Many films use the premise of actors putting on a play to drive their plots forward. In films like Jesus Christ Superstar or the painfully misguided Canadian film Lilies, it is a framing device used to provide the filmmaker some distance from his material. The theatrical productions in Shakespeare in Love and Moulin Rouge! are used to parallel and comment upon the action in the main plot. Caesar Must Die, the new film from Paolo and Vittorio Taviani, adds an additional layer of meaning onto these familiar devices; the result is one of the most fascinating and entrancing cinematic experiences I’ve had this year.
At first, the film seems to present itself as a documentary. We see the tail end of a production of Julius Caesar, which could have been produced anywhere. As in Shakespeare’s day, the set is minimal, costumes more elaborate, and performances presentational but effective. The production receives a rousing reception from the audience, and the actors beam with pride at the job they have done. And then we see: they are prisoners. The principle cast members are led back into their cells one by one, and we watchers of the film begin to wonder at this strange production.
We flash back six months. The group of prisoners we just saw are gathered in a dull, unassuming room, and told that the prison will be putting on a production of Julius Caesar. The director describes it as about “a great Roman general that, after turning Rome in to a great and powerful city, gives in the temptation of becoming a tyrant, and for that reason is eliminated by his political partners.” That synopsis appears to resonate with a few of the prisoners gathered.
This leads into the audition scene: the prisoners enter one by one, and are told to provide simply their Christian name, surname, date and place of birth, father’s name, and residence. But, they must deliver this information each of two ways: “In the first, you are at a border post. You are leaving your wife who is over there on the platform. You want to say goodbye to her, to cry with her. But you are required to give us your particulars. The second is the same situation, only this time we force you to give us your particulars. The first time you’ll be crying and the second you’ll be pissed off.” As I sat there watching each prisoner, deliver such simple information in contrasting ways, I felt the film’s hooks dig into me, and I knew I was watching something special. Soon, the parts are cast, and rehearsals begin in the prison’s various spaces.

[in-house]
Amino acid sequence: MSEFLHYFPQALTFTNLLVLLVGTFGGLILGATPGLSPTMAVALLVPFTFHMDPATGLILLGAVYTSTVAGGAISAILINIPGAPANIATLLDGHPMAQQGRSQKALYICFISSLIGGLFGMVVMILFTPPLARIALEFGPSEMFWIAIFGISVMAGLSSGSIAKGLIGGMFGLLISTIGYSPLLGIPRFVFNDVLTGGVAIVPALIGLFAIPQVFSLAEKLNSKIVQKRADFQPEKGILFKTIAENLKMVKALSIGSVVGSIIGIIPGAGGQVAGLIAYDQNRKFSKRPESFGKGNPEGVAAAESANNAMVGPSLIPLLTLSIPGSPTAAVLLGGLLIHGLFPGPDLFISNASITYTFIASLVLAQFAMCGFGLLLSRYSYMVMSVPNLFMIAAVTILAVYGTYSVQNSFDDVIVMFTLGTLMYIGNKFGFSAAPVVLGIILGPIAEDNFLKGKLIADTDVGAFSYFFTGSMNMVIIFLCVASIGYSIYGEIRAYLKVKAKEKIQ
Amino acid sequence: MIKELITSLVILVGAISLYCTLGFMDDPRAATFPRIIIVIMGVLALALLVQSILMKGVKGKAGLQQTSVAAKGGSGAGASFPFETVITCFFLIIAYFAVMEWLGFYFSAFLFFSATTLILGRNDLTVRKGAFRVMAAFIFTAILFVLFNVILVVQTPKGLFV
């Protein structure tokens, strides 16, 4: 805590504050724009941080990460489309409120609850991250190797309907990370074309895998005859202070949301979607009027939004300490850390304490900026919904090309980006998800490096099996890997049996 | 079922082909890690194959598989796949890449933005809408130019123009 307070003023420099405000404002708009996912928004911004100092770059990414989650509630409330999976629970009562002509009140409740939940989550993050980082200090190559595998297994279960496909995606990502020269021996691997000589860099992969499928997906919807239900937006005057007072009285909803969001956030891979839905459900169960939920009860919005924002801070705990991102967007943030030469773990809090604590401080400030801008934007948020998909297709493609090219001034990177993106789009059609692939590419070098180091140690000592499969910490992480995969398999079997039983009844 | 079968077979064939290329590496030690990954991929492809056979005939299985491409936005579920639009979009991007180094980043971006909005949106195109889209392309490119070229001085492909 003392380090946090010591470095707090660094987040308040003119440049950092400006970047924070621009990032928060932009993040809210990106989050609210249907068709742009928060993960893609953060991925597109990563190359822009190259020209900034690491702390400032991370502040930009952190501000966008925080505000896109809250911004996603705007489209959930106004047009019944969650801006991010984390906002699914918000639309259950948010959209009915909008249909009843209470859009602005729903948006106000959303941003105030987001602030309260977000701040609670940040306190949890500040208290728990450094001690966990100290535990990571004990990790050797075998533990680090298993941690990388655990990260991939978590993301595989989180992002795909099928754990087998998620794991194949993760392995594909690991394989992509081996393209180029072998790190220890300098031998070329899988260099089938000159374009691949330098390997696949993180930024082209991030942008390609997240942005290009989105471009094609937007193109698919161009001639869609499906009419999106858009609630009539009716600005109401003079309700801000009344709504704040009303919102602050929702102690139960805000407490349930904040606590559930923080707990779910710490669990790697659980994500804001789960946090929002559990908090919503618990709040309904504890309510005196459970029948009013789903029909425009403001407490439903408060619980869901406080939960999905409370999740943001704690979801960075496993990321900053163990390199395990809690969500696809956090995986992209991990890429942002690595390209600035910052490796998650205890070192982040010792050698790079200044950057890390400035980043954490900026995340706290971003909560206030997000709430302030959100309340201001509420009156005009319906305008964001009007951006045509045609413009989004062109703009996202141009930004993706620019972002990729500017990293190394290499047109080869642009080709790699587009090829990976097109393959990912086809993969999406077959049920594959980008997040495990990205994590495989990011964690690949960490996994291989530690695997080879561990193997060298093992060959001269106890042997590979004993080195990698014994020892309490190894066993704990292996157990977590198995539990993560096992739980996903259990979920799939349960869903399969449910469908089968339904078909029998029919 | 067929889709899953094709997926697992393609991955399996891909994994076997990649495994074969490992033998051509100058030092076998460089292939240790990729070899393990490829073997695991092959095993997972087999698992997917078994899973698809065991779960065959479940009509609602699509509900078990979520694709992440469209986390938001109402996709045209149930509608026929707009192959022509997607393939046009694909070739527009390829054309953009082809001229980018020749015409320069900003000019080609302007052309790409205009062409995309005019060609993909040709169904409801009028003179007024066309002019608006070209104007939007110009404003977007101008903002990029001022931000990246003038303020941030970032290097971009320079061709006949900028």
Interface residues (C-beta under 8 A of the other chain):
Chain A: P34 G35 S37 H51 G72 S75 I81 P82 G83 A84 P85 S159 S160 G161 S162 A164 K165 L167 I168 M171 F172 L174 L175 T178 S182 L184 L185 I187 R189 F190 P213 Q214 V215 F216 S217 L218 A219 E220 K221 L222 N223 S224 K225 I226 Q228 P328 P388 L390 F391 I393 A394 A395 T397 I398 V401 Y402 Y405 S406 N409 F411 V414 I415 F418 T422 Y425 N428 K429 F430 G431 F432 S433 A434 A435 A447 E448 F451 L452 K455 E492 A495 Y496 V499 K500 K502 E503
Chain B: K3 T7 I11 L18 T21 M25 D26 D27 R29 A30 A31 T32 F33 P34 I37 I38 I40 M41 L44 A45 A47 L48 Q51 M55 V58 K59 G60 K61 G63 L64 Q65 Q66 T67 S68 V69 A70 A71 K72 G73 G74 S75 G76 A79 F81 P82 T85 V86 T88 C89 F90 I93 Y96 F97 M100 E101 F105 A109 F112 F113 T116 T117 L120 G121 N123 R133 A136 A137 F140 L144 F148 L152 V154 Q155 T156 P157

This material would be fascinating enough on its own, but the brothers Taviani one-up themselves. As we see scenes from the play acted out by the prison’s amateur troupe, the director slowly seems to disappear. The actors appear to be rehearsing scenes in their own time, away from supervision, until eventually, it seems the play itself has seeped into the prison, and possessed its occupants. We have stopped watching a documentary about prisoners rehearsing a production of Julius Caesar, and have begun watching a film of Julius Caesar set in a prison. Watching these levels of reality bleed into and dance around one another is nothing short of spellbinding. (It is worth noting that this movie is not a documentary—the actors on the screen however are actual prisoners who did perform the play at the prison depicted in the film.)
The most effective sequence is that of Caesar’s death and the aftermath. It is presented in the courtyard enclosed by the walls of the prison, and Brutus and Anthony deliver their dueling monologues to those still enclosed within their cells, looking at the spectacle from their barred windows, whom we hear but largely do not see. Prison guards watch on, seeming to understand that they are watching a rehearsal of some sort, but not wondering who is supervising the whole endeavor. It is one of the very best interpretations of the Bard I have ever seen; my description has not done it justice.
You don’t need to have much more than a passing familiarity with Julius Caesar to enjoy this stunning film; it only helps to know that it is unquestionably one of Shakespeare’s most political, perfectly dramatizing how effective oratory can turn the public’s opinion on a dime. Italy has chosen Caesar Must Die as its entry for this year’s Academy Award for Best Foreign Language Film, and I cannot tell you how very much I hope it makes the shortlist. Maybe receiving this year’s Golden Bear at the Berlin Film Festival will help its chances; though it was a controversial decision for the festival crowd, it was unquestionably the correct one, judging by the list of other entrants.
Caesar Must Die doesn’t have a US release date until 2013 so let me say this prematurely: Caesar Must Die is one of the best films of 2013. Mark your calendars. Here is a film you absolutely cannot afford to miss.
Bottom Line: A brilliant combination of Shakespeare, documentary, and theatre, Caesar Must Die is a riveting and bewitching experience.
For more information about this year’s foreign film submissions, be sure to check out Film Misery’s detailed webpage.